The new joint English Heritage - CABE (Commission for Architecture and the Built Environment) guidance on tall buildings is at

http://www.english-heritage.org.uk/Filestore/policy/pdf/Guid_tall_build.pdf

Oh, and by the way the main protected view is from Primrose Hill, not Hampstead Heath. It has plenty of posh users from Belsize Park and poseurs from Camden Town, but there are still a large number of what class warrior MM might once have described as working class folk from nearby Camden estates who walk up to enjoy the views.



Post edited (18 Mar 03 17:31)
MM
Tuesday 18 March 2003 5.11pm
yes I know its by mori that's why I said I would like them to audit their methodology, because I (and many others) believe it is bogus. But that aside, the real issue is: if mori had actually shown the plans to their target audience first, and then asked them "do you think this plan puts a spike through the heart of historic london?" the vast majority of people would have responded with derision. Hence, my original point. And with regards to class war, I really can do without North London ponces giving me a lesson in poverty. I live on the poorest estate in the UK, surrounded by levels of poverty that would make the armchair liberals of hampstead and highgate choke on their anti-war placards. I really can do without these north Londoners telling me that my view is going to be ruined, when I know for a fact that this redevelopment will make a major economic contribution to the regeneration of SE1.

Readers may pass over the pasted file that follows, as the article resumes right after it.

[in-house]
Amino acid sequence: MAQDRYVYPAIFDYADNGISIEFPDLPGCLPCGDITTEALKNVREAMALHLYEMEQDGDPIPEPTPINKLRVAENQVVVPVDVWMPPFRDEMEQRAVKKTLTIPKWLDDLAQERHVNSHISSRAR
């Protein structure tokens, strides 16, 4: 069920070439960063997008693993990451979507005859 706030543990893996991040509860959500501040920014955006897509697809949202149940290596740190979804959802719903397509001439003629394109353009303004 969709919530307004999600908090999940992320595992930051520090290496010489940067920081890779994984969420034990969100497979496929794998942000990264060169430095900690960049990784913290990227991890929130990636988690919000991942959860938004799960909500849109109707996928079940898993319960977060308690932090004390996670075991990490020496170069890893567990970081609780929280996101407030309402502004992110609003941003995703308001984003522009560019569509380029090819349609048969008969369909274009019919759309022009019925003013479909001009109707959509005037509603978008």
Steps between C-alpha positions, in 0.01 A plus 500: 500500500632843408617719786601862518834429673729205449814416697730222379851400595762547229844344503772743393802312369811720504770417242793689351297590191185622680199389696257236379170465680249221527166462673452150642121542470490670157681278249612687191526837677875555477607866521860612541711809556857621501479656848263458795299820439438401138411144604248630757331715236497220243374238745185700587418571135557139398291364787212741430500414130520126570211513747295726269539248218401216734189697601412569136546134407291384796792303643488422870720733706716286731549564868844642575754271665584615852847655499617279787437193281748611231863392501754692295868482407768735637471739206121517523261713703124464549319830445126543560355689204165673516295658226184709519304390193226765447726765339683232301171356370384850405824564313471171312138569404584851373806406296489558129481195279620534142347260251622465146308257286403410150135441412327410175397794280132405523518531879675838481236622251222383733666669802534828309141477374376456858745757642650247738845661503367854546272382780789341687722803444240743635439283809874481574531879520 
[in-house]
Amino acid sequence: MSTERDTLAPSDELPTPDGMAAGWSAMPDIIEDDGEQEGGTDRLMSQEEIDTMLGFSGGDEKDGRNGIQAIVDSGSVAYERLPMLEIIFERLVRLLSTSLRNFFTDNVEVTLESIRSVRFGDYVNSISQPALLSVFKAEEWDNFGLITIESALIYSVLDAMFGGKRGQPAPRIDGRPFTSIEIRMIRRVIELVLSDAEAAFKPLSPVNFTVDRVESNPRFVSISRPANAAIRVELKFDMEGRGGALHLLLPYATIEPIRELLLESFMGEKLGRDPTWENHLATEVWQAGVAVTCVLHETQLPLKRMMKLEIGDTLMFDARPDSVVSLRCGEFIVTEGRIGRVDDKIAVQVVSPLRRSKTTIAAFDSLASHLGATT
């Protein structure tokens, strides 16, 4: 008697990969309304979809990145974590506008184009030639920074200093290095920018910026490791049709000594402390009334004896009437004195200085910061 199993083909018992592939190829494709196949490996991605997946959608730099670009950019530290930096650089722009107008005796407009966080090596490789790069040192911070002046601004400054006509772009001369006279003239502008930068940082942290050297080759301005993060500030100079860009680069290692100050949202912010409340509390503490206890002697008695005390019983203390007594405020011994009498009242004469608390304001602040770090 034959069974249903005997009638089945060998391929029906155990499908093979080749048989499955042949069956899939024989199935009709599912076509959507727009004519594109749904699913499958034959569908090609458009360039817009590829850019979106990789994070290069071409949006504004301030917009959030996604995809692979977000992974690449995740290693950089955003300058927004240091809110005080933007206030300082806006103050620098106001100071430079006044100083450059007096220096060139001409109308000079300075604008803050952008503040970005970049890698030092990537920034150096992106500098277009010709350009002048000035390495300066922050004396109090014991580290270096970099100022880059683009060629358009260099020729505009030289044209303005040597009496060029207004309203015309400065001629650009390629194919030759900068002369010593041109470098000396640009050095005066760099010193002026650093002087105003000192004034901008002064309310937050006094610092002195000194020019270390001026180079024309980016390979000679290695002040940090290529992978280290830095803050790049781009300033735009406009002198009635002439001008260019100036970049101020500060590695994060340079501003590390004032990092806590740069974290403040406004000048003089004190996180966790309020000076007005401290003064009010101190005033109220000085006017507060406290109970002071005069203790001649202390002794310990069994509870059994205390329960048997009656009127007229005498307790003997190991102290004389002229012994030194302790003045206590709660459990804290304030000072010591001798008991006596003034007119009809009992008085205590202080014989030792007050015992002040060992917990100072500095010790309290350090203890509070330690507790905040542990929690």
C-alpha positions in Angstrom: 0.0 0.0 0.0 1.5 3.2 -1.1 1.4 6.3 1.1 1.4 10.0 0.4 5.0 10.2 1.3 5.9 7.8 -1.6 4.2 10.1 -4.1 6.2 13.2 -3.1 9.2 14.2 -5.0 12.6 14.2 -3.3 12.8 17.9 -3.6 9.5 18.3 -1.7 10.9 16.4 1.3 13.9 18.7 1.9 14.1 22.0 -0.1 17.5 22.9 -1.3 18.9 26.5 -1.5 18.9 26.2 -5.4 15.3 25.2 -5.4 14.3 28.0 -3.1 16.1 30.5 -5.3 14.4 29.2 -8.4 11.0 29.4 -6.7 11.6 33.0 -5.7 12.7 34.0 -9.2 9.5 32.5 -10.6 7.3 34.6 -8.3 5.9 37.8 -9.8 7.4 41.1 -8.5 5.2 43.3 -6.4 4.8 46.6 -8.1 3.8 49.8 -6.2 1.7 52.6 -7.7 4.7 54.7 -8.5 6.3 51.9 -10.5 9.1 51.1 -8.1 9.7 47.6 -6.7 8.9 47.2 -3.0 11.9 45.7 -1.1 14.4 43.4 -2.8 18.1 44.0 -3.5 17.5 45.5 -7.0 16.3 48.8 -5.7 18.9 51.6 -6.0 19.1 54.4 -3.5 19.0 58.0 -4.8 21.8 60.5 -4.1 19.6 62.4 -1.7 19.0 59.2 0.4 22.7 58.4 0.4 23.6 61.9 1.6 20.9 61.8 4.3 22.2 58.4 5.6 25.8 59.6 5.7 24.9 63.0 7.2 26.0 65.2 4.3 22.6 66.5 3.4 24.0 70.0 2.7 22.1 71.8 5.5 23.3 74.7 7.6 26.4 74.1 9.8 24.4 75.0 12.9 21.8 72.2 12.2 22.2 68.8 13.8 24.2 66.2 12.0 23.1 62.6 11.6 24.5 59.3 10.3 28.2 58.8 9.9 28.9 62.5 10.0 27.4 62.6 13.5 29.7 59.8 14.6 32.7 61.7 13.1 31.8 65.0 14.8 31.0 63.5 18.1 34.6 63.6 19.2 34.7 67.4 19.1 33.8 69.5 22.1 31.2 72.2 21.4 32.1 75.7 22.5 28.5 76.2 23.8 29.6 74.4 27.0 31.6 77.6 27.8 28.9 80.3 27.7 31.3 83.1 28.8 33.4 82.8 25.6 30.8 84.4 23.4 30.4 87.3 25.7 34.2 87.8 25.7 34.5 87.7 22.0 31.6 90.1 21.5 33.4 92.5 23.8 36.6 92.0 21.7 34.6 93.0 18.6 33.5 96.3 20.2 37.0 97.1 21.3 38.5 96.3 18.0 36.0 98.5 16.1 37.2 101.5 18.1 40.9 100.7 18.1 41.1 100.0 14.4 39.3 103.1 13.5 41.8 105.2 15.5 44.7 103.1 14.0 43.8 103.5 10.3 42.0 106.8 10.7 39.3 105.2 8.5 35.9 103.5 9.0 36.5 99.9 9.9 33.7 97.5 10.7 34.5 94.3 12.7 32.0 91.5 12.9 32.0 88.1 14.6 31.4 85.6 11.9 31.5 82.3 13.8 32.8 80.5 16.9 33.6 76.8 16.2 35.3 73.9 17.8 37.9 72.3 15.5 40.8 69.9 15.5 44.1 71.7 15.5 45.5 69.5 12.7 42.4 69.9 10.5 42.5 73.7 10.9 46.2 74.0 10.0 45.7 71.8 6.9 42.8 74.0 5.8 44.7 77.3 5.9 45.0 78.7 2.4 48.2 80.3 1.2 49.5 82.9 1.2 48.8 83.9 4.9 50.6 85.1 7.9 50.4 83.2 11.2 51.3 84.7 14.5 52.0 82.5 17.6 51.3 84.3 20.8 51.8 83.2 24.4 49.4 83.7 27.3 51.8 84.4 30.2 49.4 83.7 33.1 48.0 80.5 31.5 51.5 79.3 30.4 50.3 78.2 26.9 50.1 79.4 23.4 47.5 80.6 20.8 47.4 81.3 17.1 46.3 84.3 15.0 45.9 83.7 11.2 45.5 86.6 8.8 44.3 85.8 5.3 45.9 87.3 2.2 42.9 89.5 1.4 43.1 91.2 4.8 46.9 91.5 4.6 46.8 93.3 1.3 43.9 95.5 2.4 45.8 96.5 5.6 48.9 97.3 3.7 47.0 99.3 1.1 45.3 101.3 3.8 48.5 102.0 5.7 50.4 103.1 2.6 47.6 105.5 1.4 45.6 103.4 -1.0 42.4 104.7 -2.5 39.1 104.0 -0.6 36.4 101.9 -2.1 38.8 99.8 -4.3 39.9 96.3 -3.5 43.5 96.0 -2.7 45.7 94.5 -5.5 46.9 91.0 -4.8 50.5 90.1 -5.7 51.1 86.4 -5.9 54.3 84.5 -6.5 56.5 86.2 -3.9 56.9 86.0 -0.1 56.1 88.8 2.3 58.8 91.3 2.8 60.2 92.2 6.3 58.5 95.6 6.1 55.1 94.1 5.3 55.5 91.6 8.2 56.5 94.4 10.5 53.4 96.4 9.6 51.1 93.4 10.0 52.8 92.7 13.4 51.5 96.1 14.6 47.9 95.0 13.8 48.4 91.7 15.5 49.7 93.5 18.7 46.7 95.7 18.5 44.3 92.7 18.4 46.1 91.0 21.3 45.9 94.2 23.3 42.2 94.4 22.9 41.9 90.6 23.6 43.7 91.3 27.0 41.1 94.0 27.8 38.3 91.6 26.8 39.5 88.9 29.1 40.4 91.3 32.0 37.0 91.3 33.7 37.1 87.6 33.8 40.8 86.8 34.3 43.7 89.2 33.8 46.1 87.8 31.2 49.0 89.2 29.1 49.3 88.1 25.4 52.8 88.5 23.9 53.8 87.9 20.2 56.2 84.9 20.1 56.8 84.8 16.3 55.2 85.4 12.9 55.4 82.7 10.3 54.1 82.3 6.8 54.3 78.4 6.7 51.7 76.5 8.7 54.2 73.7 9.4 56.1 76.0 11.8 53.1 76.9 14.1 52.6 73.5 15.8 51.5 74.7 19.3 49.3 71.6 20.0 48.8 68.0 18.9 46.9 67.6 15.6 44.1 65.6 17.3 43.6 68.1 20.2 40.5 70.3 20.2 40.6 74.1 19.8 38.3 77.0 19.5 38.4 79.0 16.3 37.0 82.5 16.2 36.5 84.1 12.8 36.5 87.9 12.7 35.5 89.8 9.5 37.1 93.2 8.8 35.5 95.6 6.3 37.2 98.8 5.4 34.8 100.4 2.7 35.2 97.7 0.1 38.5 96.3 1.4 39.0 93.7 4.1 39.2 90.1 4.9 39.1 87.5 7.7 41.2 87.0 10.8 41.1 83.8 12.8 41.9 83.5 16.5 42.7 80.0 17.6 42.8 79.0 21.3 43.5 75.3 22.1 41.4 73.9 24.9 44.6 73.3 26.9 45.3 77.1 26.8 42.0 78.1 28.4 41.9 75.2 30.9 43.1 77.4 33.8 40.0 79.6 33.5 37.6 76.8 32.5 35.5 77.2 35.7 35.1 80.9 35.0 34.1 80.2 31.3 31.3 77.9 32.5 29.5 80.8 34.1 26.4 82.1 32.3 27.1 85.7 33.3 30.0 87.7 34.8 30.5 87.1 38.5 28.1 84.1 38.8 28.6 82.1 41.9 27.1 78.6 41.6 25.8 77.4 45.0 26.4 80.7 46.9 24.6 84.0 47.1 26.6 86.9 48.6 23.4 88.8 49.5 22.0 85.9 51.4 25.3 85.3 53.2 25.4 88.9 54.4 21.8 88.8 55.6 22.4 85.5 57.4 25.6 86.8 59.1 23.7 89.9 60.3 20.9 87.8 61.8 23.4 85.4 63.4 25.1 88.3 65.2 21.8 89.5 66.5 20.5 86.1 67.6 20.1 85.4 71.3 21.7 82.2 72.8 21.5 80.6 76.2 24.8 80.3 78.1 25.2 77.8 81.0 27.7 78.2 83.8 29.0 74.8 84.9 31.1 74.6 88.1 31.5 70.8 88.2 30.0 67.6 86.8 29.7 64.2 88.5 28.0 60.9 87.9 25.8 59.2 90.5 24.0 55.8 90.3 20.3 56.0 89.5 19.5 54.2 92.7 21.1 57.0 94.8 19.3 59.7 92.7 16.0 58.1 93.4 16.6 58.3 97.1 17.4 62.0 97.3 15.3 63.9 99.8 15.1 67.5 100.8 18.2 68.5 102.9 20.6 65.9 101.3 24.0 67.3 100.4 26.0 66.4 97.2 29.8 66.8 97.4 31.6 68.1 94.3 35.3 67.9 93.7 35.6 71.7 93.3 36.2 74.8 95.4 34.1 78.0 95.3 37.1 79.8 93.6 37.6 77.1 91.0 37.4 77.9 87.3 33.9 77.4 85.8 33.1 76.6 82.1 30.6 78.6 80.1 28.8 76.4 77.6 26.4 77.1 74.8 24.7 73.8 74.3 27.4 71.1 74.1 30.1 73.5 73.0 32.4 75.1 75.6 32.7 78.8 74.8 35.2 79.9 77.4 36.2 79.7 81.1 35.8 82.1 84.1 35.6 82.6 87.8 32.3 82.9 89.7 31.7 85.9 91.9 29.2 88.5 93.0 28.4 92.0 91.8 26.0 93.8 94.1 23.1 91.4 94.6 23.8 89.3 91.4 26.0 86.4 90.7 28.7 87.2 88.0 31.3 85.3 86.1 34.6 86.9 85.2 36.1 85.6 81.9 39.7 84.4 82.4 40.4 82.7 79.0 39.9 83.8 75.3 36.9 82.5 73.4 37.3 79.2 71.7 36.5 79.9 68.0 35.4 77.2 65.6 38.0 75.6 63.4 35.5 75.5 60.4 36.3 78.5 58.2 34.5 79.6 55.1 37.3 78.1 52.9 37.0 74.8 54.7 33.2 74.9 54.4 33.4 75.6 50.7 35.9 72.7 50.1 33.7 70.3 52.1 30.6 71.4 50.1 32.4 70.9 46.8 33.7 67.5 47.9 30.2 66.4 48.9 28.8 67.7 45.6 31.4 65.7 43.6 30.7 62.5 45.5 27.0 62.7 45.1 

Tuesday 18 March 2003 6.09pm
This "ponce" is from South London, worked for years in SE1, and has endured the regular experience of trying to assist an aged parent to Guys against the onslaught of the commuter hordes at London Bridge.